Frazer
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Postby Guest » Fri May 20, 2005 6:39 pm

afj wrote:I've finally got around to reuniting the runs...
... snip...


1) I'm sure your results are right, and this completely invalidates my recent posts. I am surprised that exchanging two values in block 3 actually makes a difference in the number of valid solutions, as I assumed that there would simply be a 'symmetrical' (not really the right word) re-distribution of valid solutions.

2) How exactly are you computing your integer values to so many significant digits of accuracy? There's a few checks I would like to employ where Excel 'roundoff' is making my answers seem identical when your results show that they obviously are not.
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Postby Animator » Fri May 20, 2005 7:42 pm

Animator wrote:My best guess now is that the filling in row 4 till 9 (as in, having the first 3 rows/blocks fixed) will result in 35057664 * 1728
combinations... (60579643392).


Again, this is incorrect...

If blocks 1, 2, 3 are:

1 2 3 | 4 5 6 | 7 8 9
4 5 6 | 7 8 9 | 1 2 3
7 8 9 | 1 2 3 | 4 5 6

Then there are 7802998272 (7.802998272 * 10 ^ 9) possibilities to fill in blocks 4-9.

This one however can be diveded by 1728 (the number of possiblities to fill in blocks 7, 8, 9), and results in 4515624...

Can anoyone make some sense of that number?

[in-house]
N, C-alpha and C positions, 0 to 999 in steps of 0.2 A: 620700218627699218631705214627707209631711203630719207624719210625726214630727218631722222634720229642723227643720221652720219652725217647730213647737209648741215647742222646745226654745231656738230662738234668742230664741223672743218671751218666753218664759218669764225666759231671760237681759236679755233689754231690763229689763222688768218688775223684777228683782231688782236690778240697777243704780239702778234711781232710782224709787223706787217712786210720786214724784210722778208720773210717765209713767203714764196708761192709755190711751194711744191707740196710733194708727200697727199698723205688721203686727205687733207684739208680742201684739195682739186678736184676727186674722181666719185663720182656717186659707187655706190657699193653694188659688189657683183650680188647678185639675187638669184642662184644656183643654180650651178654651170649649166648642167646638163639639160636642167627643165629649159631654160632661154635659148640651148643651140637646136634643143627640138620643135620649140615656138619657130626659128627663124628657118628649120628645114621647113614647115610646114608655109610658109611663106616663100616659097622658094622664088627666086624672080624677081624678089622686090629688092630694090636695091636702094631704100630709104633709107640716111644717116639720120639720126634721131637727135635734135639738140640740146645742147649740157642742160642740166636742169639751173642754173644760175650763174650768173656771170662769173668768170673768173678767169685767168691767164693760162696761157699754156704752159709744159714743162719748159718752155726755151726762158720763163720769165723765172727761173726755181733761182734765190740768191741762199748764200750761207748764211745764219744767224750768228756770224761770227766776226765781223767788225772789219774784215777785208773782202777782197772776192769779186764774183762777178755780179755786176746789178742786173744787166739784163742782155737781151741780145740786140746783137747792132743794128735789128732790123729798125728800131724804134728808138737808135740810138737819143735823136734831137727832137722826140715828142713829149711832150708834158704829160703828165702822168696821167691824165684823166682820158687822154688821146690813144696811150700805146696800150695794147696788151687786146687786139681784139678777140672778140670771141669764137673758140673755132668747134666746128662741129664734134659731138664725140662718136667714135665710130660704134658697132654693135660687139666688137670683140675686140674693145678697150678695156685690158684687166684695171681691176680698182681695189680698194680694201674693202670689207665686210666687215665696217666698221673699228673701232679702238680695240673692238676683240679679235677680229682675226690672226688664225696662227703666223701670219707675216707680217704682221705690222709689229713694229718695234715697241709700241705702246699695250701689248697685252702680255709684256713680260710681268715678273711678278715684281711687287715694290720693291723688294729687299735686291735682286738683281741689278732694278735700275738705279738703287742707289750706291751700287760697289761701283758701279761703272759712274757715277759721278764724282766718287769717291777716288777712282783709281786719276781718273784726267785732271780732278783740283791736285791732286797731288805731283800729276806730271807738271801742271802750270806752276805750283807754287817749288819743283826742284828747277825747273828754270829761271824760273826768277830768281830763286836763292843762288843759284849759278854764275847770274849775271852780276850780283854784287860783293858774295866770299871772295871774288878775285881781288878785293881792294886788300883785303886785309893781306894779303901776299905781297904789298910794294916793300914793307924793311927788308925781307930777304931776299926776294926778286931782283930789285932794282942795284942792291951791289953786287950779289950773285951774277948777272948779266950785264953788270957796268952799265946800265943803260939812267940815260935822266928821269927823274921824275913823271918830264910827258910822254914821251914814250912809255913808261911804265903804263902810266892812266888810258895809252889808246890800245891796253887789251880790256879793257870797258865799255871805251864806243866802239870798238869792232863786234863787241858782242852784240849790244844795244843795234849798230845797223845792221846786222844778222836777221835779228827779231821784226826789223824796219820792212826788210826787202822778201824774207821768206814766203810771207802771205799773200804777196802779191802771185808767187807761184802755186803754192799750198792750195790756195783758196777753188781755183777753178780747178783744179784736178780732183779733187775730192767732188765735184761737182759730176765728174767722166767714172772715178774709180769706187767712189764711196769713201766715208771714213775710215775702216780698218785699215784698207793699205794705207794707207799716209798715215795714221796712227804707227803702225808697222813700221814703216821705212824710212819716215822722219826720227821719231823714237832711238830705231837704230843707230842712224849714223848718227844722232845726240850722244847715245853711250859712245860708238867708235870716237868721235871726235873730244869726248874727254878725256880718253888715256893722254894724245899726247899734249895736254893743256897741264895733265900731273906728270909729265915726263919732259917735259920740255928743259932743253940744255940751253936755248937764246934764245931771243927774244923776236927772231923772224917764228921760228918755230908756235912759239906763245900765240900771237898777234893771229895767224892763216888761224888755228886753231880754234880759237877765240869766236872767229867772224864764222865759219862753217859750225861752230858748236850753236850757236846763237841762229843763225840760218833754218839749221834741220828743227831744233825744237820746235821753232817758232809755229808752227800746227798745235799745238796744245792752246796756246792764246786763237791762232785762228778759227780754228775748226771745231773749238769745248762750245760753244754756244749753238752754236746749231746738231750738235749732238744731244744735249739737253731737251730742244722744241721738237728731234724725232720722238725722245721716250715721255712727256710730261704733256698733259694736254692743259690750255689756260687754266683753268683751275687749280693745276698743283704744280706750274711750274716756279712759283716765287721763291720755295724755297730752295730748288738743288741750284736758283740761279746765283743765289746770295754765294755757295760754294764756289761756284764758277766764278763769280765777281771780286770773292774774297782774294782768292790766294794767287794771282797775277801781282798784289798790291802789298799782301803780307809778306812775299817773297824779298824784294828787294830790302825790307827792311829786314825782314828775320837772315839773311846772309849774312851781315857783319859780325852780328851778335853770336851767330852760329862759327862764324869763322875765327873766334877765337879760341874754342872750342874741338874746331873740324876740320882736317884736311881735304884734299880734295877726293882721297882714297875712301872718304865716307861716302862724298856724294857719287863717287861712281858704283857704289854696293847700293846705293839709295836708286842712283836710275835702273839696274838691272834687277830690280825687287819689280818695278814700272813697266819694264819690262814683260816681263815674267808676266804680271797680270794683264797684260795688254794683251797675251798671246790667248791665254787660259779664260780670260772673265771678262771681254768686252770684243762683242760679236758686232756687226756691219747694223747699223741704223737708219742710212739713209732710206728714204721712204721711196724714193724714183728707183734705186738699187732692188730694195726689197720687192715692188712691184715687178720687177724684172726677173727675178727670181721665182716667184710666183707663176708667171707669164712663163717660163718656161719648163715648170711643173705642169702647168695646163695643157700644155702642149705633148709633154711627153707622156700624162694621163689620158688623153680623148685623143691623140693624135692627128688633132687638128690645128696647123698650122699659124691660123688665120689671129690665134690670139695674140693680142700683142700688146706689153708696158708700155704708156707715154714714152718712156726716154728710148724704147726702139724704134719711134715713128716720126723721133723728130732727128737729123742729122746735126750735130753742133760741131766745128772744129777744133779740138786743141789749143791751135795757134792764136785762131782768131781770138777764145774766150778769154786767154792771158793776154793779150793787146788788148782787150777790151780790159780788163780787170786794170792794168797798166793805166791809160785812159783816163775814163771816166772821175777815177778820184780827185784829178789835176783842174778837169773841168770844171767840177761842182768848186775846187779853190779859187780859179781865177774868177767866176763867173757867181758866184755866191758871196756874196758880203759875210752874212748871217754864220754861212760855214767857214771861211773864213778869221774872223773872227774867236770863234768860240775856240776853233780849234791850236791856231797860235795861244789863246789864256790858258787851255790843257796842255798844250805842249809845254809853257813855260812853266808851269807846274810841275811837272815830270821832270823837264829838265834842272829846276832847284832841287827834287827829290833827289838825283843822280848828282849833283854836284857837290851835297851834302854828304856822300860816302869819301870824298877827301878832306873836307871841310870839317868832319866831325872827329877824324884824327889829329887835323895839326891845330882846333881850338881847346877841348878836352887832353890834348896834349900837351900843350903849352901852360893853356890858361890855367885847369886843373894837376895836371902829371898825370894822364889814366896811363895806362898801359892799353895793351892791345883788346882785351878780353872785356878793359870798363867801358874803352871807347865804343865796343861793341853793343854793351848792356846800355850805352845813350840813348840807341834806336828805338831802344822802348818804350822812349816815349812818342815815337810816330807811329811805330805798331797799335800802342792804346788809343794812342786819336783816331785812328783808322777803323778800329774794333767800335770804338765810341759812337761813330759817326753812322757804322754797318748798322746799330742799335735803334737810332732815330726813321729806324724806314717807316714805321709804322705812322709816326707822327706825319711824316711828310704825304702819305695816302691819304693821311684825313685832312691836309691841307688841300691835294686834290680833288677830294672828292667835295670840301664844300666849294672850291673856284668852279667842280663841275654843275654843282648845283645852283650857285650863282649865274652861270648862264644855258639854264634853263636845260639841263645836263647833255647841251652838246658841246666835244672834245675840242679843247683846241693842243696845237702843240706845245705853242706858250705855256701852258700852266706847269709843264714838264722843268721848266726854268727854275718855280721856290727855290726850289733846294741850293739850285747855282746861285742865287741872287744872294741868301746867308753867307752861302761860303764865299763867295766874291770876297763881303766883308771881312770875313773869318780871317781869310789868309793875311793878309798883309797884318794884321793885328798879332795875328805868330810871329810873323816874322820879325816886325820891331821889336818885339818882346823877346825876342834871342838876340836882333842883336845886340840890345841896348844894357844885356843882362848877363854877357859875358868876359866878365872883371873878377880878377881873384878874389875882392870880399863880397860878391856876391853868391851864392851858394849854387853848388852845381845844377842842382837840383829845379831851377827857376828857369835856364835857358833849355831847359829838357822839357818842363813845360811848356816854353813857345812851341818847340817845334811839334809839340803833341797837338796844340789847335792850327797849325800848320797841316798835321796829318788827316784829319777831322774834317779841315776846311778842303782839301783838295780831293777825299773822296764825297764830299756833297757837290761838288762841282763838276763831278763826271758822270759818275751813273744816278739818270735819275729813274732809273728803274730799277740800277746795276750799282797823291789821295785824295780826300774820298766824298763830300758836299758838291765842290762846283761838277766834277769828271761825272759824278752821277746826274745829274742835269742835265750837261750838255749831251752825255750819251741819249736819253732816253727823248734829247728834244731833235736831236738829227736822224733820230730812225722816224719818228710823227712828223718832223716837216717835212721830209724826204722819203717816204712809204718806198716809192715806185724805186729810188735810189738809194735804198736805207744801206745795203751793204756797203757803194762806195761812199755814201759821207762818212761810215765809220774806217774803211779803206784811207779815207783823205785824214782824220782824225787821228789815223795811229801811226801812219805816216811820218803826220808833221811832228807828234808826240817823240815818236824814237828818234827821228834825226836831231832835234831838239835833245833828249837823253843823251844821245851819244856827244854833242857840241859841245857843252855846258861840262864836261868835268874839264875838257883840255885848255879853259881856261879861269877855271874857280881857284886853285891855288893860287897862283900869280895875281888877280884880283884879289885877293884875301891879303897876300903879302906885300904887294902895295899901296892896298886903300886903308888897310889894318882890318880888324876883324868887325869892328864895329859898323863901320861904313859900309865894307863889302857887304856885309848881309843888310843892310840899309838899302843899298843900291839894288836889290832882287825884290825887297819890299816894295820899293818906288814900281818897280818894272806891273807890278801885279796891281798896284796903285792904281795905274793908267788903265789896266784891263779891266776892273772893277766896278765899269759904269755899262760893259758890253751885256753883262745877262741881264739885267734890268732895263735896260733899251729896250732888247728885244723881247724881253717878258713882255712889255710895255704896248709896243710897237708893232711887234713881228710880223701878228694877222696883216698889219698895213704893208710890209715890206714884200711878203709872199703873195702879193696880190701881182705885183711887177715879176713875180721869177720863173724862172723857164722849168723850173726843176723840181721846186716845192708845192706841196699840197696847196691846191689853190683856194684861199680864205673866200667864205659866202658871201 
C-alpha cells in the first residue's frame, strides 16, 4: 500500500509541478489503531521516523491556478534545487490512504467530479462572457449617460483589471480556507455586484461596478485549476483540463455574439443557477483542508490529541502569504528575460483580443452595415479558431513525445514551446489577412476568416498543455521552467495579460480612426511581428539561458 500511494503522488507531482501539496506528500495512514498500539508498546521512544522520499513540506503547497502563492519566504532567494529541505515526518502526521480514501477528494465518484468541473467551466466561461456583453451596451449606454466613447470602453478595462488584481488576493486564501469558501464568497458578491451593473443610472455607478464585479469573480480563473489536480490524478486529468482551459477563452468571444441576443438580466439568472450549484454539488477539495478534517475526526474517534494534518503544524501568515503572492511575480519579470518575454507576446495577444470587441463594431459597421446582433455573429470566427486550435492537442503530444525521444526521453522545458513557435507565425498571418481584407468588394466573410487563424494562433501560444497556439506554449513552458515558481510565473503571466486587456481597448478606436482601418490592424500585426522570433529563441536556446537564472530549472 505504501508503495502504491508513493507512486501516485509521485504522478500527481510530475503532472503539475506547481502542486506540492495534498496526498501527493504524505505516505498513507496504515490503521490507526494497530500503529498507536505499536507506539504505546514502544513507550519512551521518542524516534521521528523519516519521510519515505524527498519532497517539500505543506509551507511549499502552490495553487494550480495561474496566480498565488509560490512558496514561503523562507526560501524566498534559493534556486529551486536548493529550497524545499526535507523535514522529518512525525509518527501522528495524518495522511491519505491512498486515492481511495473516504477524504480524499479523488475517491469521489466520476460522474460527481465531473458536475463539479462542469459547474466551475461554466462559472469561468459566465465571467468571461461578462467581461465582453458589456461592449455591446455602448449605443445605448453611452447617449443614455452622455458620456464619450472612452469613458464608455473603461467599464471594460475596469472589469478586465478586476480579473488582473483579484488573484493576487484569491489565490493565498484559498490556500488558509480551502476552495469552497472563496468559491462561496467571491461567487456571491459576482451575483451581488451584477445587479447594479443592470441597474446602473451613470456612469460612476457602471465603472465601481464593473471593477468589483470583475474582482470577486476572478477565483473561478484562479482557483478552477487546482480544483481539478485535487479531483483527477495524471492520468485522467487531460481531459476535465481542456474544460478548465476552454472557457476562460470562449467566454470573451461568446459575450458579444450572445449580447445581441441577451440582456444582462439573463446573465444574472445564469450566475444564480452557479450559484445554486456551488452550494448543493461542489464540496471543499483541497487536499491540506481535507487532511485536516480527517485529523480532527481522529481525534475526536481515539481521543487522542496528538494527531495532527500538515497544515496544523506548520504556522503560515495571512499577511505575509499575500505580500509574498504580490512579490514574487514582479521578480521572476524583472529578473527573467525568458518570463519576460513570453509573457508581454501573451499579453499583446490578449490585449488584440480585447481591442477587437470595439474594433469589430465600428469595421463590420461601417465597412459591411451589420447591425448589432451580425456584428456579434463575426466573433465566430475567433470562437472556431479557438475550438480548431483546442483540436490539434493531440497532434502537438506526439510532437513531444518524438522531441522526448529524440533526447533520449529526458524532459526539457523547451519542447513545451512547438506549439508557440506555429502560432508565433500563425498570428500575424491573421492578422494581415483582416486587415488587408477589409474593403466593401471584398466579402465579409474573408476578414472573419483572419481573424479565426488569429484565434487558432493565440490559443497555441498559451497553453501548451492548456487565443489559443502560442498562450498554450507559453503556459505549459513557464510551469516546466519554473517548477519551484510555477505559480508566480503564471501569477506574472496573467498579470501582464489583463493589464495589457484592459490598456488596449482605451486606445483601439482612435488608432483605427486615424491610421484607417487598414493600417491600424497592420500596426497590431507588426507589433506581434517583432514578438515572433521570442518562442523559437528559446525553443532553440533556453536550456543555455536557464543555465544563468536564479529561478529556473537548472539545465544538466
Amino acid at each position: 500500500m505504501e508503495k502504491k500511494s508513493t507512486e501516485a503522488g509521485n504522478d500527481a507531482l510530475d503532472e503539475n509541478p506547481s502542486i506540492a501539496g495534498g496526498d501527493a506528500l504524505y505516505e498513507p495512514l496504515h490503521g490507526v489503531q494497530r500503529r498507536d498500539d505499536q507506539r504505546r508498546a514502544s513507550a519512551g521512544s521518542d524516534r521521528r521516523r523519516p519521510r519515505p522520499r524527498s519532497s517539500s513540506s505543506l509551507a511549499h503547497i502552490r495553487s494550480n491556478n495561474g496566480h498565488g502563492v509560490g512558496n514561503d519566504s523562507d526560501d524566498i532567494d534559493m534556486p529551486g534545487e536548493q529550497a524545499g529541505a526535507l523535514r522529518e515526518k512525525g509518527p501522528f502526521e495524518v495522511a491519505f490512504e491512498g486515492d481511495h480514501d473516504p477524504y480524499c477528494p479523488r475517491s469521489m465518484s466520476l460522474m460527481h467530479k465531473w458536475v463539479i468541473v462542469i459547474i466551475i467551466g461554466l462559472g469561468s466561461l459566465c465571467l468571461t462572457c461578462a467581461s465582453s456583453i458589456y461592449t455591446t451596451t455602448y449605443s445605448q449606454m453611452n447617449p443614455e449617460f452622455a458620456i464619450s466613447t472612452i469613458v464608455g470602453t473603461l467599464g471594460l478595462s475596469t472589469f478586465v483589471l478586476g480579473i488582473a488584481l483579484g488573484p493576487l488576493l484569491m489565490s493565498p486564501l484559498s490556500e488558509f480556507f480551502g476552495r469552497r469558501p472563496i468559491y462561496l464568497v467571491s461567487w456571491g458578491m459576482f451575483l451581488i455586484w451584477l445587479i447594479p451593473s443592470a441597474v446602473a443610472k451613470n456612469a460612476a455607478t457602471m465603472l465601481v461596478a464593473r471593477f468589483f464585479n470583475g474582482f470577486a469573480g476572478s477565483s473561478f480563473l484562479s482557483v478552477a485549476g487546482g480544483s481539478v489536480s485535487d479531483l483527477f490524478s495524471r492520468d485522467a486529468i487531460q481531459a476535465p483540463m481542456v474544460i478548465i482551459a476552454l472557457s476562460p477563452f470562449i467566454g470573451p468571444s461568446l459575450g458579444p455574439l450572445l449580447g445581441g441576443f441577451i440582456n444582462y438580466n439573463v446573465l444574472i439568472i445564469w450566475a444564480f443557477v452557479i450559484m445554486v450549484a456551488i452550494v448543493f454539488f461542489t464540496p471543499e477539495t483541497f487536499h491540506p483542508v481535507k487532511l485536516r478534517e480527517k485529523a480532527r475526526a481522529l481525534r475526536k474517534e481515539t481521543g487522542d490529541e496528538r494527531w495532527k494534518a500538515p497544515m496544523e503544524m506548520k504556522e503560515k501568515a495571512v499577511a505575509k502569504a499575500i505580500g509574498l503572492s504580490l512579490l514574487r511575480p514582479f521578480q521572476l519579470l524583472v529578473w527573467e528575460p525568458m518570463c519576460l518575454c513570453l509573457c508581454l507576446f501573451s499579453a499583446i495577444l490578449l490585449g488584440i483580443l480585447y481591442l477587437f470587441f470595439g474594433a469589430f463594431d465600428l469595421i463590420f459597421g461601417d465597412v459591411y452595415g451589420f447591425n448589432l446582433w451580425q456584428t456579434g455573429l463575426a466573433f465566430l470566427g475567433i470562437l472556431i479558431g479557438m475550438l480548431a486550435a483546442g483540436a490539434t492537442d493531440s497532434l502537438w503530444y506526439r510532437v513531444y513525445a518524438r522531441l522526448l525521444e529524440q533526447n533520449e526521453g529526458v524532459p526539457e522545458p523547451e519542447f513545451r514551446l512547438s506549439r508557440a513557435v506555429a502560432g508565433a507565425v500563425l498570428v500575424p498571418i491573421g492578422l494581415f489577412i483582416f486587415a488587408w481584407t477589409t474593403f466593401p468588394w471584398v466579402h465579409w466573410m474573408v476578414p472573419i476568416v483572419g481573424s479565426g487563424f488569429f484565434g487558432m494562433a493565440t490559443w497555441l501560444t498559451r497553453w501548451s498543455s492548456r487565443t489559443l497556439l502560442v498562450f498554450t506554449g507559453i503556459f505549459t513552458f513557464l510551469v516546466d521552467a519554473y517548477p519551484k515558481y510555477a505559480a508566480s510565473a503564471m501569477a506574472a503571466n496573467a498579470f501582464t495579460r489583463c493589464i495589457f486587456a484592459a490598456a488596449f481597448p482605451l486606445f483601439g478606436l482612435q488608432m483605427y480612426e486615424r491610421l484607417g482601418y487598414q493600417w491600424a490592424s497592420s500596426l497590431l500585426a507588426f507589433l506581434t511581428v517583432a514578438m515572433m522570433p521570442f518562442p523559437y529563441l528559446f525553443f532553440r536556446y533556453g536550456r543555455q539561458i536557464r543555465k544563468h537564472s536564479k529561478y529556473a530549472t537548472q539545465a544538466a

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Postby Guest » Sat May 21, 2005 1:19 am

Still can't get my reduction to work properly, even after a couple of hours' work. Maybe over the weekend...

In response to tinfoil's question (2), you can just use the Windows calculator (on XP, it's on Start > All programs > Accessories; choosing Scientific under View gives more functions). There are other free programs around too, but I think the calculator should be enough.

(I think I mis-hit a key when I worked out the average earlier - it should be 97945082, giving a prediction of 6686112701048259870720.)

Frazer
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Postby Guest » Sat May 21, 2005 9:27 pm

My guess: 2.8 x 10^25.

Given any digit, there are (3!)^6 = 46656 ways of filling the grid satisfying the rules. Given a filling with one digit and a filling with another, the probability that the two fillings are compatible is roughly (8/9)^9 = 34.6% (in each of the nine boxes we check that the two digits aren't in the same square).

Now, we choose a filling for all nine digits, (46656)^9 possible ways. The probability that these fillings are compatible is (.346)^36 (since there are (9 choose 2) = 36 choices of pairs of digits to check compatibility). Multiplying these two numbers yields the answer of 2.8 x 10^25.

This, of course, is a rough estimate, as I have assumed a lot of independence that is not true. But I think it is a reasonable guess.